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One year after his confirmation, Attorney General Alberto Gonzales sat down with Legal Times reporter Jason McLure last week to discuss his tenure at the Justice Department. In his characteristically soft-spoken manner, he answered questions on a range of topics, from the National Security Agency’s domestic eavesdropping program to detention policy at Guant�namo Bay to perceptions that the inner workings of the DOJ have become increasingly politicized. What follows is an edited transcript of that interview.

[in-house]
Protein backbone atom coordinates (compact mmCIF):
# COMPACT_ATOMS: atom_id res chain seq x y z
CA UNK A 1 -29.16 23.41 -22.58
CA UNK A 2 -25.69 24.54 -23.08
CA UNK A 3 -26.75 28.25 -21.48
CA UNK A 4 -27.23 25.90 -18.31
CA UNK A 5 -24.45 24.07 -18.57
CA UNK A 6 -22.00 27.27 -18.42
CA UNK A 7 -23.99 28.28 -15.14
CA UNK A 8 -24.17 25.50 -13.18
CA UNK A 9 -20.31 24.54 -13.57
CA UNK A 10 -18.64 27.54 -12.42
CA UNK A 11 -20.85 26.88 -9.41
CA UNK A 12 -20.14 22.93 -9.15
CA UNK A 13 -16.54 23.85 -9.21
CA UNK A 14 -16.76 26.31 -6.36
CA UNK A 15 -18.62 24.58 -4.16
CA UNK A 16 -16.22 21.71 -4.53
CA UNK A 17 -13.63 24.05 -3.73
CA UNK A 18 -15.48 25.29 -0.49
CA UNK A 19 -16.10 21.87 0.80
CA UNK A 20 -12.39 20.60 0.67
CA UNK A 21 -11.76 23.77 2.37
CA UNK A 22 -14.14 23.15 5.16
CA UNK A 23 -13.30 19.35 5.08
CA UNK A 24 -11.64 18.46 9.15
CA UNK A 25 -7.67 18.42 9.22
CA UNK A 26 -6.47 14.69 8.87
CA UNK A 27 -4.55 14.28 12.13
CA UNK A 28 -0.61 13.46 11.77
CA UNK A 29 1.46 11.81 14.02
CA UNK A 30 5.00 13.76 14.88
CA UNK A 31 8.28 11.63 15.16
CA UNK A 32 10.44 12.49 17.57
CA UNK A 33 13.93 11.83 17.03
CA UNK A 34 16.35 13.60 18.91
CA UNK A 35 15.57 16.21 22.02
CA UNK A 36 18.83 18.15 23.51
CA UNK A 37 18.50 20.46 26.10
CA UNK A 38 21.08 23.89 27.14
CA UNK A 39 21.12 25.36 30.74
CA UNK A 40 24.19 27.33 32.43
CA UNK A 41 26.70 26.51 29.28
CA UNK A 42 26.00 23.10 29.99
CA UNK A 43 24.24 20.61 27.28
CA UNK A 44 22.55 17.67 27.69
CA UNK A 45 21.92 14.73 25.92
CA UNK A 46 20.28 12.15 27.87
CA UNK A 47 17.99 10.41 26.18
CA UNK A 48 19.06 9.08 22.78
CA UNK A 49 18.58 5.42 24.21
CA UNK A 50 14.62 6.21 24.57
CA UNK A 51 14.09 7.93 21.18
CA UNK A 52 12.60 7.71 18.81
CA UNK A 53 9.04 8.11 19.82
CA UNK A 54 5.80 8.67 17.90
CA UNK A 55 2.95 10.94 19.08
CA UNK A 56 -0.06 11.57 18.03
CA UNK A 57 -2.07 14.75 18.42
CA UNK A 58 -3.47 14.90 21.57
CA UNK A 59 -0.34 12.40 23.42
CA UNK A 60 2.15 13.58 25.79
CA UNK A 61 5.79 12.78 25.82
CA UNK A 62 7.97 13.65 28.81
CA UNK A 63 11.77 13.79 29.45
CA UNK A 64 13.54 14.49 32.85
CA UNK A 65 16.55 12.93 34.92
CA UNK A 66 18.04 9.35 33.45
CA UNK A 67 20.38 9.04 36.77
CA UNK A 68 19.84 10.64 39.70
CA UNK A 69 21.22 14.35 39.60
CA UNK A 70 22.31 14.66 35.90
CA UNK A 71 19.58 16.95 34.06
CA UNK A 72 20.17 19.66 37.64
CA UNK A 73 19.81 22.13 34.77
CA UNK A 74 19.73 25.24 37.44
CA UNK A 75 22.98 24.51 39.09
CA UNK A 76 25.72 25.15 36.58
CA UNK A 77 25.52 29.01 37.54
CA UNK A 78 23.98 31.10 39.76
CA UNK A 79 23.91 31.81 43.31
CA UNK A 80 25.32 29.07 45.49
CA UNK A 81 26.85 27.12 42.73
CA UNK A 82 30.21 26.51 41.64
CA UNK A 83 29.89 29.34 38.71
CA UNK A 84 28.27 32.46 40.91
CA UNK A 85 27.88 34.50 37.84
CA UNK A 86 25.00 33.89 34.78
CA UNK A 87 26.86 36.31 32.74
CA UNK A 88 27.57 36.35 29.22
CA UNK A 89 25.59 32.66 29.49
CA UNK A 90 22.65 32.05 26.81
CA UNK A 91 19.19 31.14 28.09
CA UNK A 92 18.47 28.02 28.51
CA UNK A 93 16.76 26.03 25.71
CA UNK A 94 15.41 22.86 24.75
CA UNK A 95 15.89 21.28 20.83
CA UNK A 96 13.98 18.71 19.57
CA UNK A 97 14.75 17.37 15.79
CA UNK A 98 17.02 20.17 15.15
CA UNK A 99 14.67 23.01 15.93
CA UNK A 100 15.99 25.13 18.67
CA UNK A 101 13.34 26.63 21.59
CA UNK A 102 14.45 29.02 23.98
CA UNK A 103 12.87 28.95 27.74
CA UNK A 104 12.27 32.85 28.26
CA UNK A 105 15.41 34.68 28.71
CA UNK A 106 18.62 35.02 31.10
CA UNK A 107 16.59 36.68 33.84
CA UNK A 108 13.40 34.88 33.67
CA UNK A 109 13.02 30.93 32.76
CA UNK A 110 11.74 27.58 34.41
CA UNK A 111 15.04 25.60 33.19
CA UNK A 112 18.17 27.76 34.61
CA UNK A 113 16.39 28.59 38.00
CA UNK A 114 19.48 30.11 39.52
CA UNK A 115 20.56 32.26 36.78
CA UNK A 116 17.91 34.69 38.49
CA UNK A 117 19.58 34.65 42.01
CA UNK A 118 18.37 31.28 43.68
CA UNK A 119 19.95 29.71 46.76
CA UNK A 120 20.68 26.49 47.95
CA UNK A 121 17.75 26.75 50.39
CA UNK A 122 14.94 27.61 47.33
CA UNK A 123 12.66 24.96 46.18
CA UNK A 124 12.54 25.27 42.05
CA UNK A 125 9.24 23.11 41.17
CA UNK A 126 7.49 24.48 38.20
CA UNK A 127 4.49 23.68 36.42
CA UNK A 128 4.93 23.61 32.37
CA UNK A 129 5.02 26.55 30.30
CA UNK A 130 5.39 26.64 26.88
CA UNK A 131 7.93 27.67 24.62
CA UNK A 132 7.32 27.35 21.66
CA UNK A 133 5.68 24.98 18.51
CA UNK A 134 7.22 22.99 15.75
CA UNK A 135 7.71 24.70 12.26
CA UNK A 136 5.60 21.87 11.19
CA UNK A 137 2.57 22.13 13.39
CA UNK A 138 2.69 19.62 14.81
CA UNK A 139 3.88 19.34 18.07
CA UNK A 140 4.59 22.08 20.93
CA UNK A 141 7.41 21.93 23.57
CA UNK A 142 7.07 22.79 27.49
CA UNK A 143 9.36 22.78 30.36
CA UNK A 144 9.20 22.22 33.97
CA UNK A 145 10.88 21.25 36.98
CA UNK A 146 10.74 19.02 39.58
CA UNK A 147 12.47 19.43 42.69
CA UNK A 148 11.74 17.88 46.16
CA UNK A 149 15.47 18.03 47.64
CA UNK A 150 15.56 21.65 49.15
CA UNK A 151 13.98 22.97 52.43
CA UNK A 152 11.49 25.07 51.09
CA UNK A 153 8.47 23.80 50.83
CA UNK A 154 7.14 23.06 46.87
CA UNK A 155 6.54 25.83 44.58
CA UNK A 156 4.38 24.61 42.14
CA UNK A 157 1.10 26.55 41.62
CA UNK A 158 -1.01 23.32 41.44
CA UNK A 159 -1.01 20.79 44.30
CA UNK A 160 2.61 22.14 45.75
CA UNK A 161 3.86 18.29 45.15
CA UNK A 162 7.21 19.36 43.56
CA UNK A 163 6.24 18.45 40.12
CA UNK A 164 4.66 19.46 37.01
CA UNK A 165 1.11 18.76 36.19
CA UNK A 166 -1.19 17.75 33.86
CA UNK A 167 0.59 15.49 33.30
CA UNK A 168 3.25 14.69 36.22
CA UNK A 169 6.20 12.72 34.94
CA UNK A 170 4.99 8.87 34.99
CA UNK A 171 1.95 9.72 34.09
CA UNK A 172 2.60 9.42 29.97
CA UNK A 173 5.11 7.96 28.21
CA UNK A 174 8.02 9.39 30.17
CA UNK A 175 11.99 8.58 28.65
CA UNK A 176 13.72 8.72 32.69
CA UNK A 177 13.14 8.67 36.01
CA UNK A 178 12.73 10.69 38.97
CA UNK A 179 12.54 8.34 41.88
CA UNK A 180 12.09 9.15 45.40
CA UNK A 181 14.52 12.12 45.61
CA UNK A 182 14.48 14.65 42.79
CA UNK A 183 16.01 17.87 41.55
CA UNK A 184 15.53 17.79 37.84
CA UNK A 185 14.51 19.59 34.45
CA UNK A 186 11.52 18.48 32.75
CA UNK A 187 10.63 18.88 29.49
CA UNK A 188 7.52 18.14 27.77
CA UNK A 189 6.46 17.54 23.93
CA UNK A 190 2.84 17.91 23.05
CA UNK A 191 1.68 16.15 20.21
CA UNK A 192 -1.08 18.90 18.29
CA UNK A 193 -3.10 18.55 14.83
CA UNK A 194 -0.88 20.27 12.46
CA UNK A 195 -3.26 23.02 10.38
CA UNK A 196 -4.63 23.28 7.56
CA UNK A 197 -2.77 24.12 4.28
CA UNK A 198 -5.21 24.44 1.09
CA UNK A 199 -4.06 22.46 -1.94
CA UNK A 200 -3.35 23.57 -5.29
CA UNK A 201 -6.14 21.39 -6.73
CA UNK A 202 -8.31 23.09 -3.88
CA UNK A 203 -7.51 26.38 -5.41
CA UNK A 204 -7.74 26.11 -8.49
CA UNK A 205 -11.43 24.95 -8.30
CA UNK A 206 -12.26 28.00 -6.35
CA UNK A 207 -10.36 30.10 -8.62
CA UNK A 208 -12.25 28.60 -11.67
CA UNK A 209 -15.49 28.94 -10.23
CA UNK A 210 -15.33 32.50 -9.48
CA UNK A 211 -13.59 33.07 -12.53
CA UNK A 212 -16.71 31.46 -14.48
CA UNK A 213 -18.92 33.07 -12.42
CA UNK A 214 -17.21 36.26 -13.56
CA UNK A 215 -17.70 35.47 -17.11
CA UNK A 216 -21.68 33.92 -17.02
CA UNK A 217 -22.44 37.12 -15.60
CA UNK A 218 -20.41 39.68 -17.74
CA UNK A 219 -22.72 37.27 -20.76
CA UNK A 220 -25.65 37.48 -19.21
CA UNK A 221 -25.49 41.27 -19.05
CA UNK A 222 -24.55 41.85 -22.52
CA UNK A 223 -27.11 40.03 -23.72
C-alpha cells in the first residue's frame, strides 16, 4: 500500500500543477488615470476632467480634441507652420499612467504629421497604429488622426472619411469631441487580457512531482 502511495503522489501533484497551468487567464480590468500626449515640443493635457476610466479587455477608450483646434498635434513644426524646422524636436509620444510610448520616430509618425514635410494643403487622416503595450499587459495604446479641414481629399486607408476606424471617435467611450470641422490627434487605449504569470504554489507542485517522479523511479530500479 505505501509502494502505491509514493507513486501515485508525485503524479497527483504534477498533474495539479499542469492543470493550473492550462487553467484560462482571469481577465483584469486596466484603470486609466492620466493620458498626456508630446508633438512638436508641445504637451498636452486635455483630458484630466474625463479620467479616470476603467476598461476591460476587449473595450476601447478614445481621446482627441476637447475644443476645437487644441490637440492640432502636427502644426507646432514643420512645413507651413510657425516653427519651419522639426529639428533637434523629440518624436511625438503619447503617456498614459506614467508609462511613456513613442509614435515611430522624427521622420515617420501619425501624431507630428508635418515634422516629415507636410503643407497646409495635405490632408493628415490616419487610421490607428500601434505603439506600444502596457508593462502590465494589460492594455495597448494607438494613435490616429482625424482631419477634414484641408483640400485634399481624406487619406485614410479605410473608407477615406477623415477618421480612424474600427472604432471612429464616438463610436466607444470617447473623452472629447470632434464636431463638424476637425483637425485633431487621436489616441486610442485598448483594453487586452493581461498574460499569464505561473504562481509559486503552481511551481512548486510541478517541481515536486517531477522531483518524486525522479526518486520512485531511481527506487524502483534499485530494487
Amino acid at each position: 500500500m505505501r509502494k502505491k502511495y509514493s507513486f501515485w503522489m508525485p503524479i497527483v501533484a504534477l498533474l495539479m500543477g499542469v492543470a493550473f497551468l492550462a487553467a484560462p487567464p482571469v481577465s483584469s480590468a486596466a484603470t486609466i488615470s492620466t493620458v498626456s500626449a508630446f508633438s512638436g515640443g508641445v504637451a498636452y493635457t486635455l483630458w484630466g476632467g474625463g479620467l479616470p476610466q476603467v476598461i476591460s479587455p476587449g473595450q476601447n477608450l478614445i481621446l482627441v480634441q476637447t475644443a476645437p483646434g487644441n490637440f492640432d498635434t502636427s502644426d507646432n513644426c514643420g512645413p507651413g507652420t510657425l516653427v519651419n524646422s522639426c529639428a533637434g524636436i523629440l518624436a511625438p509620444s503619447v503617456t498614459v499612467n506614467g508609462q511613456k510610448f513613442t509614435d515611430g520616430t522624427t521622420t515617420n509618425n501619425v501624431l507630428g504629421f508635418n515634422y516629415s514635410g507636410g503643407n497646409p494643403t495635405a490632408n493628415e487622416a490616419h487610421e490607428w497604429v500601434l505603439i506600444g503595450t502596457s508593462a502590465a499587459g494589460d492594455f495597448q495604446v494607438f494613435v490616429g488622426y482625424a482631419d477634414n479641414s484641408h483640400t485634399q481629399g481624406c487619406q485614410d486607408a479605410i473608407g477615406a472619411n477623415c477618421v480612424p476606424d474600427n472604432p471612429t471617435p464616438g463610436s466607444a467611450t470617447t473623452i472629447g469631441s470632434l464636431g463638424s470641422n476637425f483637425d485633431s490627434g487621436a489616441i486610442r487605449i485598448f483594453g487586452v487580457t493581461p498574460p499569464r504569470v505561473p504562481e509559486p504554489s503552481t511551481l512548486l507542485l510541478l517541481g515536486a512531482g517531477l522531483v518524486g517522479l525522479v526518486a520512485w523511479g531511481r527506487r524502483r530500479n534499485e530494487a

LT: In your confirmation hearings you said that as attorney general “I will no longer represent only the White House; I will represent the United States of America and its people.” During the NSA [Senate] Judiciary hearing, you referred to the president of the United States as a client. Whom do you view as your client as attorney general? Gonzales: The president is a client; the other agencies are clients. We represent other agencies in litigation. The American people are clients. I represent the United States of America. And so people need to realize that as attorney general, you wear two hats. I was nominated by the president, I serve on the president’s Cabinet; therefore, I’m on the president’s team and I have an obligation and responsibility to push forward the president’s agenda, to advocate for the president’s agenda and his policies as a member of the president’s Cabinet. Now, I’m also the chief law enforcement officer of the country, and so, in connection with investigations and prosecutions, I put aside my team hat and people expect me to act independently and to make prosecution decisions and decisions regarding investigations based upon our best judgment as to what the evidence requires. In that sense I am independent of the White House. LT: Can you name some specific instances over the past year where you’ve taken actions that were at odds with the White House’s political or policy goals? Gonzales: I could, but I won’t, because it is not my role. LT: In the entire year is there one instance? Gonzales: No lawyer is going to get into a discussion or revelations about internal discussions or disagreements or agreements with their clients. So I’m not going to do that. LT: On the NSA surveillance issue you’ve said you were advised that you couldn’t get an amendment to FISA [Foreign Intelligence Surveillance Act] from Congress. I believe your quote was, “That was not something we could likely get.” In hindsight do you think the administration would have been better off getting explicit — specific — congressional approval? Gonzales: I made that statement in the briefing before the White House press corps [on Dec. 19, 2005]. Later on in that same briefing I clarified that what I meant to say was that we could not get legislation. We [were] advised legislation would be difficult to obtain without compromising the existence of the program and the effectiveness of the program. LT: Sure, but looking back in hindsight, now that the cat is out of the bag . . . Gonzales: Well, there’s still many operational details about the program that remain confidential, remain classified, and the concern about pursuing legislation is that it may require a discussion about very sensitive operational details, and so we’d have concerns about that. The president has said that we’re happy to listen to ideas from Congress about this issue. But we still, of course, believe very strongly that the president does already have the authority to authorize this kind of activity. LT: There has been a concern among career lawyers, particularly in the Civil Rights and Civil divisions, about the politicization of the department. The strategy in the tobacco case, changes in the DOJ’s lateral-hiring practice, and political motivations playing a role in hiring into the honors program — those are some of the most commonly cited examples. What do you say to that perception? Gonzales: I’d say it’s an incorrect perception. There have been some stories in the media about this issue, which disappoints me because I care very much about civil rights and the role of the Civil Rights Division in ensuring the American dream is available to every American. So the fact that we have disagreements in any division is not unusual. We encourage healthy debate, and at the end of the day, the fact that there may be disagreement with some of the career folks doesn’t mean that the ultimate decision is the wrong decision. Obviously, the role of the career folks is very important — I respect them tremendously. They represent the spirit of the Department of Justice, and their input is extremely valuable. But at the end of the day, we have to make the best judgment of what the law requires, and I have every confidence that that’s what’s occurring at the Civil Rights Division. LT: Were you at all involved in the civil litigation against the tobacco companies? Were you a part of the decision-making process? Gonzales: Again, this decision is made in the associate’s [Associate Attorney General Robert McCallum] office after hearing the recommendations and views of career lawyers working on this case. But at the end of the day, the associate made the decision as to what was the appropriate course of action. LT: So he [McCallum] didn’t come to you and say, “Look, this is what we’d like to do, but this is a big case . . .” Gonzales: What would normally happen in these kinds of cases — in something that’s very high profile — the associate or any other assistant attorney general or the deputy would come to me and say, “This is my decision, this is the reason for my decision, and I’m letting you know about this decision.” I might ask questions, I might probe, but these folks are nominated by the president for their judgment, they are confirmed by the Senate, representing the Senate’s view that this person is suitable to serve in this position and exercise his or her best independent judgment. My style of management is that you defer to good people, and that’s what happened in this case. LT: Who’s your main point of contact at the White House? How often do you speak to the president? Gonzales: Whenever I need to. Andy Card, the [White House] chief of staff, has a saying that “When you need to speak to the president, you get to speak with the president; when you want to speak to the president, you don’t get to speak to the president.” And so when I need to speak to the president, I get to speak to the president. LT: Janet Reno was well known for communicating directly with the career staff and involving them in the decision-making process . . . her critics would say almost so much so that the priorities of the department became obscured and people were leaving meetings without knowing what the priorities were . . . and John Ashcroft was known for sealing himself off more from the rank and file. Where would you fall along that continuum? Gonzales: Maybe you should talk to the career folks. I’ve indicated I think the career folks are very, very important, and I think they bring a lot to the table, and I value their input. I value their experience. I make it a point to go out and visit with career folks . . . LT: Whom do you meet with daily? Gonzales: . . . throughout the department. I meet with my staff and the assistant attorney generals. There are 120,000 people here; I can’t meet with them all every day or every week or every month or even in a year. Like every good executive, you have to communicate through a group of people and you have to receive information through a group of people. But I’ve worked very, very hard to let the career folks know that I value their role in the Department of Justice. LT: How do you view your relationship with [acting Deputy Attorney General] Paul McNulty? Are your staffs completely integrated? Gonzales: We’ve developed a structure where Paul has more of the operational, day-to-day oversight of the department, and I think that’s the way it should be. We have a much smaller staff within the Office of the Attorney General for that reason, because I think the decisions that come up through the assistant attorney generals should come up through the deputy attorney general’s office, and many of the decisions are made there. The more important decisions, critical decisions, controversial decisions, noteworthy decisions, you know, come up to this office . . . so I’m involved with those kind of decisions. LT: What about with respect to relationships on the Hill? Is that something you see him [McNulty] being a point person on? Gonzales: No, uh-uh. Not at all. We have an office, a legislative affairs office. They have primary responsibility for interfacing with the Hill. But I consider my relationships with the Hill as very, very important. I’ve worked on those relationships very hard when I was in the [White House] counsel’s office . . . working with certain members in the Senate on judicial appointments. So I think it’s important for me to have good relationships, direct relationships, with members of Congress. LT: How do you think you’re a different attorney general from John Ashcroft? Gonzales: I don’t know. I’m often asked this question. But I leave it to others to make comparisons. That’s not what I’m about. We all have our own styles . . . LT: How do you view yourself? Do you view yourself as a reformer or a caretaker of the department? Gonzales: Well, you know, the agenda, what the president expects from the department, didn’t change necessarily from the time that John Ashcroft left to the time I came on board. The No. 1 priority remains terrorism and fighting terrorism, to prevent another attack from happening here in this country. And so a lot of the groundwork for the success that I’ve certainly enjoyed in the past year in connection with the war on terrorism was laid during the Ashcroft years, and so I give him a great deal of credit for that. But, of course, we’re also looking at other issues that have traditionally been the focus of the department. . . . And so civil rights is important to me. I worry about the American dream being denied because of violent gangs and because of drugs, and so, obviously, those continue to be a focus of the department. I think we need to have honesty and integrity in our government and our companies. And so going after public and private corruption is important to me, and so that will continue to be a focus for the department. . . . I’m worried about cybercrime, and that’s why we’ve talked about this new initiative Project Safe Childhood. LT: Let me ask you how you’ve used your bully pulpit, if you will. It seems apparent that you’ve taken a lower public profile than Ashcroft. Was that an intentional political decision, or do you think that’s merely a reflection of your personalities or backgrounds? Gonzales: Well, there was certainly no conscious decision to do that. I go out and talk about issues when I think I need to, when I think it’s important for me to do so. LT: Now, sometimes the comparison I hear made is that Attorney General Ashcroft ran the Justice Department like a senator’s office. He was very political, he was very out in front and fought for his own interests quite aggressively. The comparison with you — to the extent that it’s true — is that the Justice Department is run more like a White House counsel’s office and that you tend to be a more quiet, humble, unassuming personality who defers more to the White House. What would you say to those perceptions? Gonzales: Well, again, I think that people need to understand that the department is part of this administration, is part of the Bush administration, and there is an agenda and there is a policy of this president that we have an obligation as a department to push forward. And as part of that, of course, there are sort of subagendas that are important to the department that we push that are part and parcel of the president’s overall agenda. Then again, when it comes to investigations and prosecutions, we are not part of the White House. We are independent of the White House. And that’s the way I think it always has been and should be — that people all have confidence that the department is going to enforce the law and is going to treat people the same, whether or not they’re political enemies of this president or whether or not they’re political allies of this president. If the people are engaged in conduct that is unlawful, then that’s going to be pursued. LT: Michael Scheuer, the [former] head of the CIA’s bin Laden unit, has said that as of the fall of 2002, fewer than 10 percent of Gitmo’s prisoners were high-value targets. A detailed analysis of files on 132 Guant�namo prisoners by the National Journal concluded that “most” were innocent of any terrorist activity when captured. In light of this and the new U.N. report accusing the U.S. of torture at Guant�namo, why does the administration continue to oppose granting these prisoners access to the courts? Gonzales: Because they were captured on the battlefield fighting against America. And it’s never been the case in the history of the world that when a country is engaged in combat with another country or another entity like al Qaeda that people captured on the battlefield can get to go into court and challenge their detention. That’s never been the case. I think that people have the misperception that this is a law enforcement effort that we’re engaged in. It’s not. It is a war. LT: Do they not deserve an independent, outside review of their cases? Gonzales: It’s never been . . . [the] Geneva [Conventions] doesn’t even require an independent, outside [review] . . . all Geneva requires . . . let’s say you’ve got two countries, it requires an Article Five determination, which means that someone on the battlefield makes a determination that “OK, you’re an enemy combatant,” and that’s it. We provide far more than Geneva requires. We do an assessment there on the spot, and we do multiple levels of screening to ensure that we’ve made the right decision that someone is an enemy combatant. And then once they get to Guant�namo that assessment continues, and there is a yearly evaluation process where a certain determination is made, “OK, you’re an enemy combatant, but you no longer pose a threat to the United States, you no longer have intelligence value, and, therefore, you should be released.” So we provide far more. LT: Well, one point that someone had brought up to me was that at Nuremberg, the captured World War II criminals got both an independent judiciary and free access to lawyers, and that’s something that the prisoners at Guant�namo, they have neither. Gonzales: Well, there at Nuremberg they were being tried for war crimes. This was after the war had been concluded. LT: I guess the question is, Why did they deserve better habeas protections? Gonzales: And it may be that after the end of the hostilities here, some of these folks may be brought up for war crimes, in which case they may be provided further access to the courts or further access to lawyers. But there’s no requirement in connection with our detention that they be provided with all these rights. LT: What role did you play in the selection of Harriet Miers as a nominee for the Supreme Court? Gonzales: All I can say about the recommendations made to the president with respect to nominations to the Supreme Court is that I was part of a group of people involved in providing views to the president as to who would make a worthy Supreme Court justice. LT: Does a part of you regret that you weren’t the one nominated? Gonzales: I think . . . when I look back at the president’s legacy, his greatest legacy will be his nominations to the Supreme Court, and even if it’s not today and there were no more nominations to the Court, I think it is a tremendous legacy for this president to have John Roberts and Sam Alito on the U.S. Supreme Court. LT: So you don’t regret it? Gonzales: Again, that’s a great legacy for this president. LT: Well, given what happened to Harriet, are you maybe happy that you weren’t nominated? Gonzales: Harriet’s a friend of mine. And I have a great deal of respect for Harriet. And I think she was treated unfairly. . . . I think she should have been given an opportunity in a hearing to make her case. And so I wasn’t happy, [I was] disappointed in the way that she was treated. LT: In his budget this year the president asks for substantial cuts in aid to state and local law enforcement. What’s the overall vision behind this? Should local authorities be cutting taxes or cutting money for roads or taking cops off the street to make up the difference? Is this a signal that local law enforcement is less of a priority? Gonzales: No, not at all. It’s a signal that . . . at all levels of government we have to make tough decisions on budgets and we have to make tough decisions on priorities. What we have found after 9/11 is we’re much better today in working with state and local officials. We’re more efficient. We coordinate better. We communicate better. I think we can continue to do the job of protecting the country, respective states, and respective communities with the same amount of money or maybe even with less money, because we are smarter in terms of how we do things. I must say, in certain cases it does create a burden. LT: Well, on this subject, as I understand, you’ve upgraded efforts to crack down on pornography in cyberspace, and that’s something, as I understand, that’s also governed by state and local statutes. Why has that become a federal priority at a time when we’re trying to fight a war on terror? Gonzales: Because there are a lot of families that are worried about it. LT: But why not let the state and local authorities . . . ? Gonzales: And if state and locals can deal with it, then of course they do. But in some cases they can’t. They don’t have the resources or expertise that we can bring on a particular case, and so we view it as a problem that exists out there, and if we can help in addressing that problem, then I think we have an obligation to do so. And we will do so. LT: On the National Security Division, what do you view as the chief drawbacks of creating that? I know that you’ve probably gone through a long process of weighing the benefits and the costs, and this is something that I understand has been met with a lot of internal resistance from within the department from the career staff. Gonzales: Look, everybody is always worried about change and how it may affect their jobs, how it may affect their future. And I think everyone agrees that we ought to have a division that reflects the No. 1 priority for the department, which is fighting terrorism. LT: What about splitting off, I don’t know if you would say tangential prosecutors, but the folks who do, say, money-laundering investigations, things like that, that terrorists also employ? All of a sudden they’re going to be within a different silo, if you will, within the department from the counterterror folk. Gonzales: No, there will not be silos. That will be important not to create silos. We don’t think . . . I’m confident that’s not what’s going to occur here. And I’m also confident that this will not in any way hamper our ability to go after these other kinds of crimes. But it will, in fact, enhance our ability, make us more effective in dealing with terrorism and also those crimes that are related to terrorism. LT: What keeps you awake at night? What gives you nightmares? Gonzales: Another attack in this country. Because as the president says, we are safer today, but we are not yet safe. It’s very, very difficult in a society like ours — in a democracy, in an open democracy like ours — to guarantee safety. . . . And so we’ve done a lot to make America safer, but we have a very determined enemy, a very patient enemy, a very smart enemy, and that worries me. LT: What’s been your biggest professional mistake since you’ve come to Washington? I mean, in looking back at the 2002 torture memo, do you wish that you or somebody else within the department had stood up and said “Stop”? Gonzales: Well, you know, I would say that no one’s perfect. And you know, have I made mistakes? Sure I’ve made mistakes. The key is, do you identify the mistakes quickly? Do you correct the mistakes? And do you learn from the mistakes? And I hope that I have.